In 2017, a woman living at a 102nd Avenue One Rose of Unity property reported to police that an employee sexually assaulted her, according to the city attorney. The complaint describes the alleged assault in graphic detail.
Austin said the person accused of sexual assault was a “house manager” referred to her by Adult Protective Services who received free room and board in exchange for preparing meals and ensuring that residents took their medication. Austin said that when the female tenant called her “crying hysterical” at 1 a.m., she told the resident to call 911 and headed to the property to assist the woman and the police.
The 102nd Avenue site is now closed and Austin said she works with a different, “high functioning” population at most properties now.
“Now all my properties are self-sufficiently run,” she said, saying most residents take care of their own meals. She said there is “no staff” but that she has people going to the properties each night at 9 p.m. to turn off the lights and lock the doors. If a resident uses any substances, they’re not allowed to return home for a day, Austin said.
The city attorney says 18 tenants were illegally evicted
The city attorney’s lawsuit also details multiple evictions at One Rose of Unity’s properties. Austin allegedly forced at least 18 tenants to leave without going through the legally required eviction process. The city says Oakland police repeatedly told Austin that she needed to follow eviction laws.
In one case, Austin allegedly had someone put a tenant’s belongings on the street after she had an argument with the renter. Austin and Bailey also allegedly changed locks and threatened other tenants so they’d leave. The city attorney said Austin repeatedly tried to enlist the help of the police in unlawfully evicting tenants, asking OPD to escort renters off the property despite the department telling her that was against the law.
Speaking with The Oaklandside, Austin insisted she’s never evicted anybody, saying instead that she “terminates” tenants, which she described as giving residents three warnings, notifying their case worker, and then giving them 30 days to move out.
“The only people I’ve ever terminated is because they were punching holes in the wall or attacking residents or me,” Austin said. She said many of her renters have lived there for years.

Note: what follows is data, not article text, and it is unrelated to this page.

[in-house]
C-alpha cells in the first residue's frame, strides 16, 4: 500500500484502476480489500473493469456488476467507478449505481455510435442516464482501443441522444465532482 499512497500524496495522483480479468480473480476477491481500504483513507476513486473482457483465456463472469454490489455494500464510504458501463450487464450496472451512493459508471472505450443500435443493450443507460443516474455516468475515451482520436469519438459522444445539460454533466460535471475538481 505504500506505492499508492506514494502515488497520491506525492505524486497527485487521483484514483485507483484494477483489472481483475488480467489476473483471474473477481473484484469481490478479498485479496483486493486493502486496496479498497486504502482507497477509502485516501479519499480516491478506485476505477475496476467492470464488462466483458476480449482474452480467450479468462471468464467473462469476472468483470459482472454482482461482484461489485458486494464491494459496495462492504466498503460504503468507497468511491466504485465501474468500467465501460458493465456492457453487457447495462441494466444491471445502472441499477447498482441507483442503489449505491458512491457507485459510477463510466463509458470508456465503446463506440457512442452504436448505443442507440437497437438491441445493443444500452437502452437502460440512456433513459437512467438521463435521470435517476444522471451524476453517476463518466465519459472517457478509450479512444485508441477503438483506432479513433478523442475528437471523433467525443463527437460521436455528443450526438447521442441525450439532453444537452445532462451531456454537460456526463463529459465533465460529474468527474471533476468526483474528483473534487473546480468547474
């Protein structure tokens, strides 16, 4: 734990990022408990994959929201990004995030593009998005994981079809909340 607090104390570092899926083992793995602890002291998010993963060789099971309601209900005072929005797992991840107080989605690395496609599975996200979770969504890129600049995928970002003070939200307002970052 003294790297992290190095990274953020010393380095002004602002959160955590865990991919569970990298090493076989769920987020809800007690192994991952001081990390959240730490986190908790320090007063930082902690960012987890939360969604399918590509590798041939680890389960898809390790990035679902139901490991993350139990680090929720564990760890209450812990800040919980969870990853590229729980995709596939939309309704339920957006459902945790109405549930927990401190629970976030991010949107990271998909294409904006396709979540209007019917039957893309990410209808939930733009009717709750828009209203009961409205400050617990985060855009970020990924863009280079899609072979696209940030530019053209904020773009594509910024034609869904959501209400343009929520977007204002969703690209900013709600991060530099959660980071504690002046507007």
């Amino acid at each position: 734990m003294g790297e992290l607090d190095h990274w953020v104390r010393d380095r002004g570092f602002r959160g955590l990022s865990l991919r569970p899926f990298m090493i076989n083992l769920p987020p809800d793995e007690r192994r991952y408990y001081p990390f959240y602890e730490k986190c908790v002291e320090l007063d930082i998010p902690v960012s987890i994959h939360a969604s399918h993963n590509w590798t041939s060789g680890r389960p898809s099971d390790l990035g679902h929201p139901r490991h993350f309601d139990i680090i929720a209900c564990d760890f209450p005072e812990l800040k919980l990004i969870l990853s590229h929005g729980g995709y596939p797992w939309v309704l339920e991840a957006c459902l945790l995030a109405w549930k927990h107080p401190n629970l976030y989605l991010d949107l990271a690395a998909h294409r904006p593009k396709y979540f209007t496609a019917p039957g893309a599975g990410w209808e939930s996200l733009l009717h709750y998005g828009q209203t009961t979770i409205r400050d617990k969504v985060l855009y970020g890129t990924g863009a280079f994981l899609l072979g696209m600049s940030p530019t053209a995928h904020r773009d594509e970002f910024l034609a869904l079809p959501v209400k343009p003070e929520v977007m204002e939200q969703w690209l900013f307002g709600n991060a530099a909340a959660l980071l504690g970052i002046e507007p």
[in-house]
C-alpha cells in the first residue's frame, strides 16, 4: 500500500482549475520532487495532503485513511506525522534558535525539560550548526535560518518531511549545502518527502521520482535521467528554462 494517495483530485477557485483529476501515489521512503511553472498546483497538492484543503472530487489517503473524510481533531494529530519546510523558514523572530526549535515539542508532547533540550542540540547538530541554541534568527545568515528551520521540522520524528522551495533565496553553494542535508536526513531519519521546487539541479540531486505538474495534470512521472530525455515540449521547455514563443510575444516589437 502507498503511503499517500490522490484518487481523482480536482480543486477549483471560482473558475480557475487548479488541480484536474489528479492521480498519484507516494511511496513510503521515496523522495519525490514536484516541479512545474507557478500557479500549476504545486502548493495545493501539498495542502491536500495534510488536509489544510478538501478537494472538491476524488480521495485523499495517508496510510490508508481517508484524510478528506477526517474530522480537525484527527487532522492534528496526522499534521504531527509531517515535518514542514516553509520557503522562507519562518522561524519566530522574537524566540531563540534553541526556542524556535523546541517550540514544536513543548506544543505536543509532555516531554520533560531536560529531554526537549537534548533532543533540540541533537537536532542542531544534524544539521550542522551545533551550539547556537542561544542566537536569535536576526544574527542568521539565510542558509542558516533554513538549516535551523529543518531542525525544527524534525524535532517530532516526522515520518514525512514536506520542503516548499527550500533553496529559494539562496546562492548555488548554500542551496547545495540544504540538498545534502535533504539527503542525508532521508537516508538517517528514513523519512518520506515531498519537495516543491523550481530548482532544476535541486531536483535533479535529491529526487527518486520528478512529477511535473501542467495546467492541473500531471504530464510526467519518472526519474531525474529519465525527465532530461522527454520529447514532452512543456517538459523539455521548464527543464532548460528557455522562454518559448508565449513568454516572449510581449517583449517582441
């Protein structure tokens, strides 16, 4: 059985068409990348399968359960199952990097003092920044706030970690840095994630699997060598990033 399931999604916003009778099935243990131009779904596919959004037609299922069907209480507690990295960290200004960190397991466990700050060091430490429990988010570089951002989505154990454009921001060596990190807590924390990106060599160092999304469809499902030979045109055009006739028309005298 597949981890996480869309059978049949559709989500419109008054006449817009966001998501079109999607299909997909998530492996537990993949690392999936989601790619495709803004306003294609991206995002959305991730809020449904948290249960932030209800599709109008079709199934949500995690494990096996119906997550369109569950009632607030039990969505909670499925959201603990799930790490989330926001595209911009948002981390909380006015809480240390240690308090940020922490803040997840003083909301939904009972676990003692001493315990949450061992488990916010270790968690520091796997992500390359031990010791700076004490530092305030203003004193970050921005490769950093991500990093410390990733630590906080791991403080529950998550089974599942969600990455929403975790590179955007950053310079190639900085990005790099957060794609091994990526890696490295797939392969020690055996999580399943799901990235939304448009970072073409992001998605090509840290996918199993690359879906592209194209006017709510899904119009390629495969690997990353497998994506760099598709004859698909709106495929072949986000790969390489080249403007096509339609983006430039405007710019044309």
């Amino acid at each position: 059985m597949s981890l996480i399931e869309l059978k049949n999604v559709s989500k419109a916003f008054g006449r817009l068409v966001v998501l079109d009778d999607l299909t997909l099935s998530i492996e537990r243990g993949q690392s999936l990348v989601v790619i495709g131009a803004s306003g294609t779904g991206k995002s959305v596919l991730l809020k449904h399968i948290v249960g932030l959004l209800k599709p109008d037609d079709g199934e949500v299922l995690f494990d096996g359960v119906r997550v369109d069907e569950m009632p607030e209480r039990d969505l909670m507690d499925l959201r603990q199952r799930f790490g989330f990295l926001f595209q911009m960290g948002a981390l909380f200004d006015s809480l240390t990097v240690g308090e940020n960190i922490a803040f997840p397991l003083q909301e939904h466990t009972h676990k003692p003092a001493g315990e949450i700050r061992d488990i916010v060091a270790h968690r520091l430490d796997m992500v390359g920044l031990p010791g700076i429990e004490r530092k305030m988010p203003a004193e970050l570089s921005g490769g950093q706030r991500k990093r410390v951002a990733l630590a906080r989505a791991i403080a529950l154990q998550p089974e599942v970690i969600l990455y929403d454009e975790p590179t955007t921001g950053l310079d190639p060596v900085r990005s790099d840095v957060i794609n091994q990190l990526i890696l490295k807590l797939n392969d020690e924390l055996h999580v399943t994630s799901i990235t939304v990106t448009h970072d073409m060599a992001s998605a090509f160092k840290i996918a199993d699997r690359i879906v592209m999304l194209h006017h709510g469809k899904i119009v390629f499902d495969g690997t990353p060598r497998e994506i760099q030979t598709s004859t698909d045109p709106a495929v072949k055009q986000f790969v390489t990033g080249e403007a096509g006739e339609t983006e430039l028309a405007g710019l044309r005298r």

The legal eviction process in the county requires a landlord to provide a tenant with a formal eviction notice. If the renter declines to move out the landlord can then file an eviction lawsuit. At this point the landlord and tenant either reach a settlement or a judge can issue an order with a timeline.
Oakland also has a law saying tenants can only be evicted for certain reasons. Damaging property or attacking someone at a property is a legal reason to evict someone, but a landlord is still required to go through all the necessary steps.
Austin told The Oaklandside she believes she’s not subject to city or county eviction laws, saying, “I’m not a regular landlord so I don’t have to go to court to evict. I’m the tenant—I sublease out.”
However, in the interview, she read aloud language from a rental agreement she gives her tenants, which said they’re entitled to an eviction notice if they’re being asked to leave.
Landlord says property owners unfairly targeted in lawsuit
The city attorney isn’t only suing Austin and her company. The city’s lawsuit also alleges that the owners of the properties where One Rose of Unity and T&A Independent Room and Board operate are complicit in the abuse, harassment, and unlawful conditions tenants face.